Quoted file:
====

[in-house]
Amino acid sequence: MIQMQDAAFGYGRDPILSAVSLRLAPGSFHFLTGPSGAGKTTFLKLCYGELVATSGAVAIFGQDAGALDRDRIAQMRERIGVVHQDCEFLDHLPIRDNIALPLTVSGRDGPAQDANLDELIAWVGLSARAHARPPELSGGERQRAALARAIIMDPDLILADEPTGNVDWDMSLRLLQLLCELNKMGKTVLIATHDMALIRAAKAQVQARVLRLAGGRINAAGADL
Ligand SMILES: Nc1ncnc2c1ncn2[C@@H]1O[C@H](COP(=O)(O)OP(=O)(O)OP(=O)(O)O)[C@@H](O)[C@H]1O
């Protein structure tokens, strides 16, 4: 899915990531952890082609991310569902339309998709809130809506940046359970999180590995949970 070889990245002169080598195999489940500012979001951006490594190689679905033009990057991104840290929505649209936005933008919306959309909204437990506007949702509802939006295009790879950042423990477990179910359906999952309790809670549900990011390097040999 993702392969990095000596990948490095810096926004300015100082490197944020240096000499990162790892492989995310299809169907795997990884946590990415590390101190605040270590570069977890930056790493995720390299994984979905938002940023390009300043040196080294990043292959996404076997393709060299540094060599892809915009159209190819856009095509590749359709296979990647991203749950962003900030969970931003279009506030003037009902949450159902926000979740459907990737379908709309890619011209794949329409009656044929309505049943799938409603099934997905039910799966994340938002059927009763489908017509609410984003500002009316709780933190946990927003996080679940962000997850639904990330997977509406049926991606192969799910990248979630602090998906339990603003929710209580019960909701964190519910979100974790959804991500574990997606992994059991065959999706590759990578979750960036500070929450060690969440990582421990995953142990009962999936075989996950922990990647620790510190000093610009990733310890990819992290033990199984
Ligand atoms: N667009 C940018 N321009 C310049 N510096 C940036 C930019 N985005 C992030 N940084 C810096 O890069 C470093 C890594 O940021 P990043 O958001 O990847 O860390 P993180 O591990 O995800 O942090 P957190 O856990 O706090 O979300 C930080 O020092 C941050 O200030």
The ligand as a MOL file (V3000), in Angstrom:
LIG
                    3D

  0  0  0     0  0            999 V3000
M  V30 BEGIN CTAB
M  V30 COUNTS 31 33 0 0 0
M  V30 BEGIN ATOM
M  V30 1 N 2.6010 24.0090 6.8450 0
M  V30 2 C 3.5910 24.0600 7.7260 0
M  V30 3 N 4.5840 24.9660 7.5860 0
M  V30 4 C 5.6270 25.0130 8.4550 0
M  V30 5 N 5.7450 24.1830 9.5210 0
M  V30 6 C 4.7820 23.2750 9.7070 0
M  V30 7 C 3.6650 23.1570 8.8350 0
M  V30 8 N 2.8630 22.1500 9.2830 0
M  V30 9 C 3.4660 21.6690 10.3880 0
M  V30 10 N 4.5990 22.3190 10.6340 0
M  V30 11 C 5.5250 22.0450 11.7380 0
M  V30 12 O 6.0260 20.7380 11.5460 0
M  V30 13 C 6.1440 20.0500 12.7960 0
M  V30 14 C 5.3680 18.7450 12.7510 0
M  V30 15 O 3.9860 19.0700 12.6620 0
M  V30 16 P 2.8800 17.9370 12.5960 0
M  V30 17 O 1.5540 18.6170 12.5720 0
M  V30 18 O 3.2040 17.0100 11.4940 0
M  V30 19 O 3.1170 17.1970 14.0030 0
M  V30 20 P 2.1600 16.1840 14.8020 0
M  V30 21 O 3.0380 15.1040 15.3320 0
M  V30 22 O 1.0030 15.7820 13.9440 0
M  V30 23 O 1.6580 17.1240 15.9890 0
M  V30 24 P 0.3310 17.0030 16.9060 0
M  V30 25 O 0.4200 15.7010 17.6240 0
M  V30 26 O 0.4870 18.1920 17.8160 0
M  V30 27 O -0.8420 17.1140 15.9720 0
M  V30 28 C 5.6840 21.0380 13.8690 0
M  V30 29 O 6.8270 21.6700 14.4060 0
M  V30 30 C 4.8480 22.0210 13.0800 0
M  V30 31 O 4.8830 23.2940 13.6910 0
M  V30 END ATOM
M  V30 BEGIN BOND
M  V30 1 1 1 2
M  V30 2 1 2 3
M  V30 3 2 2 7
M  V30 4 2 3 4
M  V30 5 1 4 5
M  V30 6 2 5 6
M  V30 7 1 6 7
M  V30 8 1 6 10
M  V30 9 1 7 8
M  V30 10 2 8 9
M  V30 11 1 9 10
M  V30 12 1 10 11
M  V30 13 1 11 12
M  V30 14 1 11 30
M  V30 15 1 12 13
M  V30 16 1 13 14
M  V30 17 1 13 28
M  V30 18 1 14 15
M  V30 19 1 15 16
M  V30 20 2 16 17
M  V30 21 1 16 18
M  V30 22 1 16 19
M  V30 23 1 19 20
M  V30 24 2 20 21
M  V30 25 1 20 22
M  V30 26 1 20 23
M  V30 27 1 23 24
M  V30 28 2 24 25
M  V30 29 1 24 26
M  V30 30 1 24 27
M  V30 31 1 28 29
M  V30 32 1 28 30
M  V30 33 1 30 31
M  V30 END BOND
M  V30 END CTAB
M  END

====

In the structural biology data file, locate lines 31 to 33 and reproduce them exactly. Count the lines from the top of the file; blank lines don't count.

M  V30 19 O 3.1170 17.1970 14.0030 0
M  V30 20 P 2.1600 16.1840 14.8020 0
M  V30 21 O 3.0380 15.1040 15.3320 0